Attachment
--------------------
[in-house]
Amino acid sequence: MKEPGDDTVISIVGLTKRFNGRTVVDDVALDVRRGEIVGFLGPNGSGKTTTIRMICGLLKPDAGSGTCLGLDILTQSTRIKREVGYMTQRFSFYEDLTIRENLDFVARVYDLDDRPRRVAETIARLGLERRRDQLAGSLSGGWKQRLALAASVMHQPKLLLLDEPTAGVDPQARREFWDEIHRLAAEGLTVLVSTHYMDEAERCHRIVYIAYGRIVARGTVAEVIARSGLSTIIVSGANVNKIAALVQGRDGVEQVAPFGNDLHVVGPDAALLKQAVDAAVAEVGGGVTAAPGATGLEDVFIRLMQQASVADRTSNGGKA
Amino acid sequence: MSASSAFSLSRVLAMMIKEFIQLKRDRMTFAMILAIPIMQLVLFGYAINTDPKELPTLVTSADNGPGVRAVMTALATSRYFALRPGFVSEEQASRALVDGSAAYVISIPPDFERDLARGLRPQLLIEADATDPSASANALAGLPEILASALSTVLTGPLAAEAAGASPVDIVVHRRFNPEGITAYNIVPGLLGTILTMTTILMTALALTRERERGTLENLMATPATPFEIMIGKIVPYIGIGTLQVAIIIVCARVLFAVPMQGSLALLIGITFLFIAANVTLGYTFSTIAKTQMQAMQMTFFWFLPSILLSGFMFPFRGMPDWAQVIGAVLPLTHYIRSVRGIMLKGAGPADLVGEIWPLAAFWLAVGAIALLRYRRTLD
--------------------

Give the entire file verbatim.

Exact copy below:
[in-house]
Amino acid sequence: MKEPGDDTVISIVGLTKRFNGRTVVDDVALDVRRGEIVGFLGPNGSGKTTTIRMICGLLKPDAGSGTCLGLDILTQSTRIKREVGYMTQRFSFYEDLTIRENLDFVARVYDLDDRPRRVAETIARLGLERRRDQLAGSLSGGWKQRLALAASVMHQPKLLLLDEPTAGVDPQARREFWDEIHRLAAEGLTVLVSTHYMDEAERCHRIVYIAYGRIVARGTVAEVIARSGLSTIIVSGANVNKIAALVQGRDGVEQVAPFGNDLHVVGPDAALLKQAVDAAVAEVGGGVTAAPGATGLEDVFIRLMQQASVADRTSNGGKA
Amino acid sequence: MSASSAFSLSRVLAMMIKEFIQLKRDRMTFAMILAIPIMQLVLFGYAINTDPKELPTLVTSADNGPGVRAVMTALATSRYFALRPGFVSEEQASRALVDGSAAYVISIPPDFERDLARGLRPQLLIEADATDPSASANALAGLPEILASALSTVLTGPLAAEAAGASPVDIVVHRRFNPEGITAYNIVPGLLGTILTMTTILMTALALTRERERGTLENLMATPATPFEIMIGKIVPYIGIGTLQVAIIIVCARVLFAVPMQGSLALLIGITFLFIAANVTLGYTFSTIAKTQMQAMQMTFFWFLPSILLSGFMFPFRGMPDWAQVIGAVLPLTHYIRSVRGIMLKGAGPADLVGEIWPLAAFWLAVGAIALLRYRRTLD